Students in the class cannot see the students on Zoom and the students on Zoom cannot see the students in the class. However, all students will be able to see the lecturer and whatever the lecturer is presenting on. If students in the classroom are also joined to the Zoom call, they would be able to see all other Zoom participants.

The confidence monitor is an additional monitor in the room that mirrors what is displayed on the in-class screen and the lecturer's laptop. The confidence monitor is not able to be used as a dual monitor.

Faculty may choose to have the in-person students log into Zoom so they can see, chat, and work in breakout sessions with the other online students. If students are logged into Zoom in the classroom it is important that they mute their audio to avoid feedback issues. Students in the room can wear ear buds and if they speak in class, it can be easier for everyone to hear if they speak into their ear bud microphone. If faculty choose to allow this kind of student interaction, it is important to remember the faculty should mute the audio on their computer while students speak to avoid feedback. Faculty are encouraged to test this ahead of time.

Some classrooms have a computer in the room that has a web cam, but not all of them do. It is recommended that you visit the rooms you will be teaching in ahead of time to determine the features they have available.

Zoom has built-in capabilities to share a whiteboard and write live. Some faculty have used other products like Educreations.

For information on using Breakout Sessions, please visit the CFT's website at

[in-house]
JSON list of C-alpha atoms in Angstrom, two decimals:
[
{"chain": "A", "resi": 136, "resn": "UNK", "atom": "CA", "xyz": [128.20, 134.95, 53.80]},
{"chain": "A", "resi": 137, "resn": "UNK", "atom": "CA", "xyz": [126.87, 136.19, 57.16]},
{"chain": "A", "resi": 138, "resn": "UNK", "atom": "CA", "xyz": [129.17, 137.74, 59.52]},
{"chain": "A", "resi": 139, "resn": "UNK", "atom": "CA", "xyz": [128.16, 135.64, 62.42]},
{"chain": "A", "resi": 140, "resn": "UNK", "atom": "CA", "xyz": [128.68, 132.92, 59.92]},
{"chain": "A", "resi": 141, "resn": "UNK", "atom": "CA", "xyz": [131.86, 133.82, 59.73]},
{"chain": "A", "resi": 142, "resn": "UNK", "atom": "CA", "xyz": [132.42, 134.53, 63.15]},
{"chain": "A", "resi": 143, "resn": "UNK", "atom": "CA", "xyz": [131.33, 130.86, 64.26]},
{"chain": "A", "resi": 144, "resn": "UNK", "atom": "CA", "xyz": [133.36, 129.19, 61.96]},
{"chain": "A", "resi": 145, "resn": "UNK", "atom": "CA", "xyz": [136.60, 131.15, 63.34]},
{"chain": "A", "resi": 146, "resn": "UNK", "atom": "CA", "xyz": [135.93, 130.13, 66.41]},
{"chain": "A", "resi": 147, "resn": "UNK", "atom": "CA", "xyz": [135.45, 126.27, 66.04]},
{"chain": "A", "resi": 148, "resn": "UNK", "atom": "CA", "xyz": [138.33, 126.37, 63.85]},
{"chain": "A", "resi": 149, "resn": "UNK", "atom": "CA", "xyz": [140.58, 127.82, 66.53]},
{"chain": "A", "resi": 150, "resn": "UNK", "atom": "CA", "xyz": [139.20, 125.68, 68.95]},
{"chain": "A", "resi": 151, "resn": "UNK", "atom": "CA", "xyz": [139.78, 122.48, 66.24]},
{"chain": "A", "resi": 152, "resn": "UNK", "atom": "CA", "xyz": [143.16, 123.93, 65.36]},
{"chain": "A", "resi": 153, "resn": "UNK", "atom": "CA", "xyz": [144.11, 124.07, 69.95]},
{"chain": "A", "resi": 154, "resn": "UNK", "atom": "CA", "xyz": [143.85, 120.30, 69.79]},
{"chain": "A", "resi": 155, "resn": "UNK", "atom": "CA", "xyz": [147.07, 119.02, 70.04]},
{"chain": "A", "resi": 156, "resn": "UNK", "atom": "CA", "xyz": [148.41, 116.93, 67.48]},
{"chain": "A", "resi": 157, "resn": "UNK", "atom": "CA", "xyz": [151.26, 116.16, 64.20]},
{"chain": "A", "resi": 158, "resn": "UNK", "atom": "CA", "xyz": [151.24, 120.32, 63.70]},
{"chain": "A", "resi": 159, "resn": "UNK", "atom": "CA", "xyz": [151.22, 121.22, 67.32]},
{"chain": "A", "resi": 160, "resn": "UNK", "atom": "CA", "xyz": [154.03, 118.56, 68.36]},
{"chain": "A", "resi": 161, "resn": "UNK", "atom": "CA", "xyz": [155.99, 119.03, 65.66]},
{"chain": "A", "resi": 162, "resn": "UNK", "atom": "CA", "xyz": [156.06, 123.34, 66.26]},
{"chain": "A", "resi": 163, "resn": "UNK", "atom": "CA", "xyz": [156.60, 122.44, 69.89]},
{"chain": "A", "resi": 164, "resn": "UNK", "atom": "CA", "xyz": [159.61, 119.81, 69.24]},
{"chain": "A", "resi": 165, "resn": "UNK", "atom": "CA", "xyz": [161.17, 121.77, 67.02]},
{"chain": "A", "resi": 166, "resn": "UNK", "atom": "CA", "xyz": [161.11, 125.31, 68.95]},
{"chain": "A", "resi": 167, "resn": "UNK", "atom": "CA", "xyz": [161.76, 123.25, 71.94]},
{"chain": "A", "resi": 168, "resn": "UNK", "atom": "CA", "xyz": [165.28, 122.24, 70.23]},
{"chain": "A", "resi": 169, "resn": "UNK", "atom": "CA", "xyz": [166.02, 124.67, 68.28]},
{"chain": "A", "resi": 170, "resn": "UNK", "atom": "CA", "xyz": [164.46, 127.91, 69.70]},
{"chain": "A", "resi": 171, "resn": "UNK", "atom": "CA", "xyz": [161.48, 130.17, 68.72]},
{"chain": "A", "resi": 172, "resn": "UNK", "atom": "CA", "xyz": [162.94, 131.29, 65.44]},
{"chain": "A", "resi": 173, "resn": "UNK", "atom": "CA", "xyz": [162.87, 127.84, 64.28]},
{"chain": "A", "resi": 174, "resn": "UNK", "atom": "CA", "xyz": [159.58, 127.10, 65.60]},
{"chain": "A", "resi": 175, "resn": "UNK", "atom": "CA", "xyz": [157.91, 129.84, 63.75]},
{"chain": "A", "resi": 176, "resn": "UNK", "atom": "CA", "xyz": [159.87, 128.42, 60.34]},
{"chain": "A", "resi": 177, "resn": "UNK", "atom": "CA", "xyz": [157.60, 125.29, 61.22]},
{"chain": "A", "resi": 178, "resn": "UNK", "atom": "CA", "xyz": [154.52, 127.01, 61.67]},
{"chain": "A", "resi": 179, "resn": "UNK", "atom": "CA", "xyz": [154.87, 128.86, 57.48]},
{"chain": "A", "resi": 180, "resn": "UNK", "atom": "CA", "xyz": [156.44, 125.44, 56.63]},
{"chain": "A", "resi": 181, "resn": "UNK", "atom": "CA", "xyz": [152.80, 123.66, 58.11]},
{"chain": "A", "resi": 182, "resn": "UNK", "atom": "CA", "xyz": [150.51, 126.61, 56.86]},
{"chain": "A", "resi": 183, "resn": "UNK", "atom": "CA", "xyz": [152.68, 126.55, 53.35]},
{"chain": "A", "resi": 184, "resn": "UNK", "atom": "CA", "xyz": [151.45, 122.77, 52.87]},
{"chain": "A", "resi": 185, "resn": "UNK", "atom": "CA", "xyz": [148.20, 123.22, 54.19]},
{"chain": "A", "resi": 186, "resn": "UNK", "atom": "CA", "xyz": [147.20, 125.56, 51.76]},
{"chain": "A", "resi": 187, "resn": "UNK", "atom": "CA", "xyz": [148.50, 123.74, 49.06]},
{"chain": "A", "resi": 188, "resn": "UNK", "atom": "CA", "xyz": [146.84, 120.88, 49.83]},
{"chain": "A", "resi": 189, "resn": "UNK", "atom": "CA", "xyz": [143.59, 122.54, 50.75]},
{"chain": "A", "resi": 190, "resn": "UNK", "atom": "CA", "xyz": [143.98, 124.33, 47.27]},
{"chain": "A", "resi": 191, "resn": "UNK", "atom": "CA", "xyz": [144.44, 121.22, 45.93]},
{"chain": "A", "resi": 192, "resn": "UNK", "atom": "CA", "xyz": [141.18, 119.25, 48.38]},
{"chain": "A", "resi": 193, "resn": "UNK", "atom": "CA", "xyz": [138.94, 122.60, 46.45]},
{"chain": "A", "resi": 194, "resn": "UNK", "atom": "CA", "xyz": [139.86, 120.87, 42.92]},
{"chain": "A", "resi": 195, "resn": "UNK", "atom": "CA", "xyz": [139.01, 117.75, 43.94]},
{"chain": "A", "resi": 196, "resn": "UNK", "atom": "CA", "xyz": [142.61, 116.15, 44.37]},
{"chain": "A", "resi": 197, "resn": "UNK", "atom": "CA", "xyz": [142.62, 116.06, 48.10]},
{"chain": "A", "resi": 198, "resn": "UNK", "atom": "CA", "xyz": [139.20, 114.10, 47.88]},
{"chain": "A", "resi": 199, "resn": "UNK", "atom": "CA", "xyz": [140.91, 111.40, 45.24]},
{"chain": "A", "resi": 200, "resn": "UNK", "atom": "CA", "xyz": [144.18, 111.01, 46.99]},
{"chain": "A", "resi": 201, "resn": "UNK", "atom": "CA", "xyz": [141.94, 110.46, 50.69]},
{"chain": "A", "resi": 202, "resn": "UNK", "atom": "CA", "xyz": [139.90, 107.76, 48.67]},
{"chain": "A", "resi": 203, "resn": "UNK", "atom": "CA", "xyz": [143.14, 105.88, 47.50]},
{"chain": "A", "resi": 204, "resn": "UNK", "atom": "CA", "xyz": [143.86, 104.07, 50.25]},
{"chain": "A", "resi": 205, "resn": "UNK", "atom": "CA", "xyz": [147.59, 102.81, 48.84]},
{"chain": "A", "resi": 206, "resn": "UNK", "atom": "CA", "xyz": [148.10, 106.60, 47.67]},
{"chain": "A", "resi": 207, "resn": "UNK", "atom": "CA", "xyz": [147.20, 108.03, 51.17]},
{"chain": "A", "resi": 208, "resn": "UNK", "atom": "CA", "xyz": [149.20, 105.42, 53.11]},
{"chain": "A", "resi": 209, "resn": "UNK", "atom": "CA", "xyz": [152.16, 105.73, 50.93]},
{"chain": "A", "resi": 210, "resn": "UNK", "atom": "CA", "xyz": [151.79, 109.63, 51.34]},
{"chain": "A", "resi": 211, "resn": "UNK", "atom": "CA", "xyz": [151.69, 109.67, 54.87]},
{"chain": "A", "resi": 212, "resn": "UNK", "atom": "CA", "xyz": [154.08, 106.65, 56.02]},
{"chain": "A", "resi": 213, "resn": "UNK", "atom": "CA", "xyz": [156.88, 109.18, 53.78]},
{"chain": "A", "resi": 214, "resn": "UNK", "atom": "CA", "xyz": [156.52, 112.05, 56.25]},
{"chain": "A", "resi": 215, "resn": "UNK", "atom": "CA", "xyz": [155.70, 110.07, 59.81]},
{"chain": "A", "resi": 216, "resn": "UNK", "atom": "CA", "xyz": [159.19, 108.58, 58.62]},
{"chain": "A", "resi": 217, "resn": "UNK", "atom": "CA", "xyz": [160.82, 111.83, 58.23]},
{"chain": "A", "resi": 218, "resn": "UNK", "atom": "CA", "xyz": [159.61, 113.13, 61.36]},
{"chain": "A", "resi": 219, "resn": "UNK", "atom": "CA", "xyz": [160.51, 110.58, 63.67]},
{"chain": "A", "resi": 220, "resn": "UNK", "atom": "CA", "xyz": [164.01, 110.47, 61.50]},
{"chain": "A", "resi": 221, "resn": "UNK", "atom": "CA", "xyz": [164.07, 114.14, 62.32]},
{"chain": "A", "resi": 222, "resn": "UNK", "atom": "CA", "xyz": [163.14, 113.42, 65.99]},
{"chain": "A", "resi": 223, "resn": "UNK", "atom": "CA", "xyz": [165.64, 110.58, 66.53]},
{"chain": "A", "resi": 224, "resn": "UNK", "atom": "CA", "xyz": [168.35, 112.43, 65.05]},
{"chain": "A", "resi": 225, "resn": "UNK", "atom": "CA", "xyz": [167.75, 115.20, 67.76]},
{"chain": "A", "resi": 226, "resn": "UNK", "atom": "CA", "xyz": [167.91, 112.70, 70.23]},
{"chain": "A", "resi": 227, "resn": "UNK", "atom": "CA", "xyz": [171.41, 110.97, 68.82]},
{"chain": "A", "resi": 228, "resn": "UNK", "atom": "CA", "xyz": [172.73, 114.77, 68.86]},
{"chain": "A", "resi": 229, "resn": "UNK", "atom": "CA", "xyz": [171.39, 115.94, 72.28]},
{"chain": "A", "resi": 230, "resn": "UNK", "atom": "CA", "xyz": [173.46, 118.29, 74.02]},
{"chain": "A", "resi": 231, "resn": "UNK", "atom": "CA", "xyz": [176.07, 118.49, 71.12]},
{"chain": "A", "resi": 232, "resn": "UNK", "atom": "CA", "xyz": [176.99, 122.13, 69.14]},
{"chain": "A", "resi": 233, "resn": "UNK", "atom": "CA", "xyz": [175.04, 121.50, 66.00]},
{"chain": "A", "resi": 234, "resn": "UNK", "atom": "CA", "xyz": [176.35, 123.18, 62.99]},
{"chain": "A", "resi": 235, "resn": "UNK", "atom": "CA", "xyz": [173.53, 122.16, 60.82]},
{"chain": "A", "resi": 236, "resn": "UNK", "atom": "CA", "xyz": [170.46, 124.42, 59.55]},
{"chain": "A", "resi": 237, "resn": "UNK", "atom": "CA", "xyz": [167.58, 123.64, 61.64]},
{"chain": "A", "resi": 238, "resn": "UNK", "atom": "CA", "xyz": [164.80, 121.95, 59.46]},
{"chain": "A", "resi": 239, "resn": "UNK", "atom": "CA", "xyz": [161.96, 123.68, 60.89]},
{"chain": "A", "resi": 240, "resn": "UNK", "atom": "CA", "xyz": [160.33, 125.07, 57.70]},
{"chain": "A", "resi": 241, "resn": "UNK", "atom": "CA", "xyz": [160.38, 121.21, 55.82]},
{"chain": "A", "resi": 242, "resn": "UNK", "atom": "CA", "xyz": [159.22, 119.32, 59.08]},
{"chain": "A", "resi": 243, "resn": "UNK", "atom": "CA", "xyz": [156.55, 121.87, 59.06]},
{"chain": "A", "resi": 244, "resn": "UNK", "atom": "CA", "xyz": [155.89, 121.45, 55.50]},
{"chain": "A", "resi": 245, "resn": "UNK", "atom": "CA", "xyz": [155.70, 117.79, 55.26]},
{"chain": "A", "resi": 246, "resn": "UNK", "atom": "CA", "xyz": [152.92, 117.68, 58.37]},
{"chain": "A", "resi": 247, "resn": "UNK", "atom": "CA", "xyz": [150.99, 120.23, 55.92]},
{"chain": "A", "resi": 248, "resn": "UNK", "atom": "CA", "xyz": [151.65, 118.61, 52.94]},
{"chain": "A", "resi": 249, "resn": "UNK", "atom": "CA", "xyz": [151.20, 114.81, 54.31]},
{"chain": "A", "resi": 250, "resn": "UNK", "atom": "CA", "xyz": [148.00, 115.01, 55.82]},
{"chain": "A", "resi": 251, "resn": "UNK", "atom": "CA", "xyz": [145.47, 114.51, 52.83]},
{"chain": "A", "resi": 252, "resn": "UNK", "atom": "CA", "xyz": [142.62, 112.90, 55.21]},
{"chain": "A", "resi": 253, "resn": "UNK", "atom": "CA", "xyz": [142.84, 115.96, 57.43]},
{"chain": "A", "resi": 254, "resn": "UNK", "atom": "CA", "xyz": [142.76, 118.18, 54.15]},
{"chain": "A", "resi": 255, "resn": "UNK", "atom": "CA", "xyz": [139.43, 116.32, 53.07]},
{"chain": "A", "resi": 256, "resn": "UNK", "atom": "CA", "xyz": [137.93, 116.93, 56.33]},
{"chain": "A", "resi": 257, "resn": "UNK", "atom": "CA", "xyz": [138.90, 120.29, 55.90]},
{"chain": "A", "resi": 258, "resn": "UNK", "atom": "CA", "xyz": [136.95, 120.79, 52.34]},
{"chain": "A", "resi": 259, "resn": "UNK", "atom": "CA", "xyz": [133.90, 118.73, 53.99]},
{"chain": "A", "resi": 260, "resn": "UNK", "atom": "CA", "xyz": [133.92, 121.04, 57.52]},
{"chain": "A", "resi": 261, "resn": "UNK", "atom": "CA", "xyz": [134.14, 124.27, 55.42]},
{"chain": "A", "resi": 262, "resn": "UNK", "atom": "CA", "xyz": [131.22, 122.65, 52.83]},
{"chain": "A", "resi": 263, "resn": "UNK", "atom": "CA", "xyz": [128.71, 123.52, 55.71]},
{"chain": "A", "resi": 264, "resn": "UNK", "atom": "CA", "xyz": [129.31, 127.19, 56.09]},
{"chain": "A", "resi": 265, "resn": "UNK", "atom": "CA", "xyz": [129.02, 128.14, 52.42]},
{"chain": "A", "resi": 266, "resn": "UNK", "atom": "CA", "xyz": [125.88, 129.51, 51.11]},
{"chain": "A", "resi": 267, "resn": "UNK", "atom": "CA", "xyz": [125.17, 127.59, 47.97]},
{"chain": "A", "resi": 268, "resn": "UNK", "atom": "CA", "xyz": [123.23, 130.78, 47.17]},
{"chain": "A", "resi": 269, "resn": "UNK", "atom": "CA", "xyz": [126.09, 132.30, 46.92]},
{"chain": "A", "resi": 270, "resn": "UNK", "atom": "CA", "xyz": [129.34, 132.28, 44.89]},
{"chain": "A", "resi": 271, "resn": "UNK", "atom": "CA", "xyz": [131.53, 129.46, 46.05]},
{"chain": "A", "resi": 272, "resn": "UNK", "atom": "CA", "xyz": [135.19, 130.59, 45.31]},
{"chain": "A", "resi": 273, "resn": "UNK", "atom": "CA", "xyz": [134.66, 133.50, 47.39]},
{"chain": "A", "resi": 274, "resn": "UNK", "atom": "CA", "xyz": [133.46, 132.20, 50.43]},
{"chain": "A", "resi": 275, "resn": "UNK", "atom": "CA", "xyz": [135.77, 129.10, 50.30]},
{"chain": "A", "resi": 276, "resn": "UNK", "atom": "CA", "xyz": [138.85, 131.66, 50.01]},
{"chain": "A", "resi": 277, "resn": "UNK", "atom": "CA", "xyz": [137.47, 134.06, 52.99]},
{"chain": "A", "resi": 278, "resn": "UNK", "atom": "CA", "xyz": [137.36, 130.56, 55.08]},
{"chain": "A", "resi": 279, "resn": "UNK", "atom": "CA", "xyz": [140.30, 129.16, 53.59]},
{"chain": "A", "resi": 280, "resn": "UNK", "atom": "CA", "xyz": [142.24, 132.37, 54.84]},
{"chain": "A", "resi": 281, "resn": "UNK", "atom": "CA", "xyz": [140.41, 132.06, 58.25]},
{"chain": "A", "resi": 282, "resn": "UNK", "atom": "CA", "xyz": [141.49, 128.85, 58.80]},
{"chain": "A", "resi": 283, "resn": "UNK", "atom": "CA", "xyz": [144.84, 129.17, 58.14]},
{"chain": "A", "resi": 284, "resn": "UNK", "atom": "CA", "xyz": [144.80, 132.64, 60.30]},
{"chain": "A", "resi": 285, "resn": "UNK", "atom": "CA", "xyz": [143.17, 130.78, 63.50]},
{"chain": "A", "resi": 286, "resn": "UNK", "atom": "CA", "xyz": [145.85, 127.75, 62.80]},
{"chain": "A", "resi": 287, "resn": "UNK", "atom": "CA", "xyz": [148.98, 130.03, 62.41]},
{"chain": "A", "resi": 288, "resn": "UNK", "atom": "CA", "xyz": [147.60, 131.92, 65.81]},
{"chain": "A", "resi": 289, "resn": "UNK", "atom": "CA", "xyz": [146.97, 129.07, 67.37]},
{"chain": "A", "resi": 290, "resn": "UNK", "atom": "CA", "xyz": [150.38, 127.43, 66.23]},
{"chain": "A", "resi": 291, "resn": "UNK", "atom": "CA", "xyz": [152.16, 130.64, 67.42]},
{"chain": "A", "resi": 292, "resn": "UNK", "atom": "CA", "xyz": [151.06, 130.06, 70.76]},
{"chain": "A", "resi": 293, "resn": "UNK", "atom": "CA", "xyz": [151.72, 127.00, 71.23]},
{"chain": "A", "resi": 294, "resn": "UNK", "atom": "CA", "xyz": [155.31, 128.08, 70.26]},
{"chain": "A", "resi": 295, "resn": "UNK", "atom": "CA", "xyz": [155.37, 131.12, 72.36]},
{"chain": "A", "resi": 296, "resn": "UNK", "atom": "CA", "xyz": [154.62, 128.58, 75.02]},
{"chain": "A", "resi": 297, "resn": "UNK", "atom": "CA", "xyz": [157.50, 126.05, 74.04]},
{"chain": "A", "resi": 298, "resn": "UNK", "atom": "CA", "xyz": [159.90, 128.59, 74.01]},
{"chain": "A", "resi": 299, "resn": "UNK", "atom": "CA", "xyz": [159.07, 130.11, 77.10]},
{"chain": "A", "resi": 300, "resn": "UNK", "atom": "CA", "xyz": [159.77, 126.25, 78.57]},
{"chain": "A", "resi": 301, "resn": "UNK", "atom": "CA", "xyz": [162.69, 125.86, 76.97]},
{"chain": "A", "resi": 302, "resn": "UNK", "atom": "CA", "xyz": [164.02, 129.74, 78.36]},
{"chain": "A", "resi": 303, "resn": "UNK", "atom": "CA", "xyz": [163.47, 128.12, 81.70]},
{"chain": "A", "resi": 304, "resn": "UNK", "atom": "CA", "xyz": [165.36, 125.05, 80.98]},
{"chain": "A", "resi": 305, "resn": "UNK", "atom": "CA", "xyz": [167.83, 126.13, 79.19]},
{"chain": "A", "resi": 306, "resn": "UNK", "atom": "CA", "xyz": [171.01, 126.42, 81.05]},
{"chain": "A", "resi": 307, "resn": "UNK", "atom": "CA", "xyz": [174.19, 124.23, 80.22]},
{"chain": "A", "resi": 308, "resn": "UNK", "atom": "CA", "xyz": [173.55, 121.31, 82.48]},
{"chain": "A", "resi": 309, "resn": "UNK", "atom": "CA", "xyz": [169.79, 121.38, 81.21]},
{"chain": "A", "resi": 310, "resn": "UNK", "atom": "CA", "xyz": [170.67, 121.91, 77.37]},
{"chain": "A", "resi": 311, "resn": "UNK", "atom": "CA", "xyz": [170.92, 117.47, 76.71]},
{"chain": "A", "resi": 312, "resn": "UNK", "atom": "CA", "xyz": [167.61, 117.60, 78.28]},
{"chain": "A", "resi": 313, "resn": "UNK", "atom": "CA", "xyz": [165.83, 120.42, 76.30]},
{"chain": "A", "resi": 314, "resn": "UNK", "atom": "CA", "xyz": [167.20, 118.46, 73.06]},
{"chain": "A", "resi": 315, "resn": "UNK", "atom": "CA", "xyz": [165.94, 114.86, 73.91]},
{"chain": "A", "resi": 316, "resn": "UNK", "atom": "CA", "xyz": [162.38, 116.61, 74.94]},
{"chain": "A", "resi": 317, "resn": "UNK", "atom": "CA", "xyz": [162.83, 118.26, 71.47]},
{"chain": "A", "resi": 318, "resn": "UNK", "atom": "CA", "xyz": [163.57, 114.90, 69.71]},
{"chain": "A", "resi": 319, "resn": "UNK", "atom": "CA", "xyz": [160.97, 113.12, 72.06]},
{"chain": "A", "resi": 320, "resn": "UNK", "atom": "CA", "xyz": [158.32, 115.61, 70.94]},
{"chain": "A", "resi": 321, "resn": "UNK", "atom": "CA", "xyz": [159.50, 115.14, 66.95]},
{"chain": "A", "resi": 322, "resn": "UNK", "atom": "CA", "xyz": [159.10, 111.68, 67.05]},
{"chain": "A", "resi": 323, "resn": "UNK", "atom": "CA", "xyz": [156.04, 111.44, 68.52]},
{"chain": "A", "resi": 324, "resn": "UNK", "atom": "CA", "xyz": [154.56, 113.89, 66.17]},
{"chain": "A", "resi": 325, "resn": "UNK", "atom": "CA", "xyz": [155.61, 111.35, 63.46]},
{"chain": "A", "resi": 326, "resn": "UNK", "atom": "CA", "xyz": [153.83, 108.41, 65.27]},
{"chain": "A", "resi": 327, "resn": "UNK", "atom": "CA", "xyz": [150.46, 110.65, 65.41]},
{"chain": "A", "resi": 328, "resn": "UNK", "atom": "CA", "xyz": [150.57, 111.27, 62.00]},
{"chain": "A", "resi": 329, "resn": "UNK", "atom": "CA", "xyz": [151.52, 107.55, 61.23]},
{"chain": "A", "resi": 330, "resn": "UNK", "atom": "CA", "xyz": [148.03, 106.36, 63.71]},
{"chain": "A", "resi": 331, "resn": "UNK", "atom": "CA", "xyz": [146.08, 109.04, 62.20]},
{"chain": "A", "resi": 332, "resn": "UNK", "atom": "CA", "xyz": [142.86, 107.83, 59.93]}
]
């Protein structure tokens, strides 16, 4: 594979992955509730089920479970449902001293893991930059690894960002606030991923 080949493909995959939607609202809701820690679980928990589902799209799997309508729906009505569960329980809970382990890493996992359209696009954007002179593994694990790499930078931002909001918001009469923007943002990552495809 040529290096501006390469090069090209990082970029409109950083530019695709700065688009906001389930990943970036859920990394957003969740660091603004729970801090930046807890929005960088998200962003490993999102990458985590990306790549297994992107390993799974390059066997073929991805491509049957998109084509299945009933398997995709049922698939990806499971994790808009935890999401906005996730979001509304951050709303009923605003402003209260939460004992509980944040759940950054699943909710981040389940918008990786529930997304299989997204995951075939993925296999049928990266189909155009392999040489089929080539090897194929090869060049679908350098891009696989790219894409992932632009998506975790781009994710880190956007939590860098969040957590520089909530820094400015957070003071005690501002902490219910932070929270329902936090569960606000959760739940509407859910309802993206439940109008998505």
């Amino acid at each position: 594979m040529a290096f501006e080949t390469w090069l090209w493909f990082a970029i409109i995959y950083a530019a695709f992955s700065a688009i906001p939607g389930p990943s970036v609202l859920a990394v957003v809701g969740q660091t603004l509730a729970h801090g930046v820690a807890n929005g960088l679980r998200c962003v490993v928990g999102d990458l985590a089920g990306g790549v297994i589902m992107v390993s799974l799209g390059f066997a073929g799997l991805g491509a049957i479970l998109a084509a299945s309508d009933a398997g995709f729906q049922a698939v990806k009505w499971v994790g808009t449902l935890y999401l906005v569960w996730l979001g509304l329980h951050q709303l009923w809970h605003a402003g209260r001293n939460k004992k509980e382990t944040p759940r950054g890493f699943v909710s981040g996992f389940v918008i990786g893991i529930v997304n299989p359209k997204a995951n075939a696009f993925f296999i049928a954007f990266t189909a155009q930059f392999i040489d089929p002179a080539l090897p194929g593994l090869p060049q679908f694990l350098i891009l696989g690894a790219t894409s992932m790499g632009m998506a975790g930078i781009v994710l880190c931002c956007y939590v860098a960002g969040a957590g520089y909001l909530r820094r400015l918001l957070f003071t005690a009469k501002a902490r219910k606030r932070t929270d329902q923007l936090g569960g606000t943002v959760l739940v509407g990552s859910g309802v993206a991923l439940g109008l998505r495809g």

Microphones can serve different pruposes in the classroom. The types of mics that can be used are:

  1. Omnidirectional USB mics
    • These mics are used for voice capture for Zoom. They are meant to be used in classrooms where we have not installed adaptive learning packages and will plug into a laptop via USB.
  2. Lapel mics
    • These mics are used for voice amplification in a room that has amplification capabilities. In the past, these rooms would have likely had one lapel mic that could be used by multiple faculty but in our new world, faculty will each need to have their own.

There are a number of settings you can take advantage of. The below are some items you may be interested in looking at ahead of time to better prepare yourself for teaching.

  1. Turn off HD and "Fix my Appearance" options in Zoom in order to reduce video bandwidth and help avoid slowness.
  2. Set up any polls you want to use in class ahead of time.
  3. Keep in mind that your slides may be partially blocked by the Zoom controls and gallery, so factor that in when creating your slides. We recommend you test your slides in a Zoom share when they are completed so you can pinpoint the covered locations.
  4. If a faculty member is going to log in and use multiple devices, they should log in with the primary device they want to use first. For example, if planning on running slides and polls from a laptop, log into Zoom on the laptop first.
  5. If you are showing a video, you need to "Share Computer Sound" to make sure Zoom participants can hear.
  6. Faculty are encouraged to have someone monitoring the chat window (like a student) and designate a person on Zoom who can alert the faculty if there is a problem, i.e. can't hear people, can't hear video, can't see slides, etc.
  7. If faculty are going to use the phyiscal chalkboards/whiteboards in the classroom, they should remember to turn off "Mirror Video" in the settings so the text can be legibly read.

At the bottom of the AV bridge Camera remote, you will see a preset button and numbers 1-6. You can set up to 6 different camera angle presets at the beginning of your class.

To set a camera angle preset, use the remote control to move (side to side or up and down) and zoom (in/out) your camera angle.  Once you have the angle you like, hold down the preset button and then select a number (1-6) to set that as a preset view. The camera light will blink to confirm the preset saved successfully. Repeat those steps until you have all of the presets you need for your class. You will now be able to switch between the different presets by selecting the preset number you previously saved.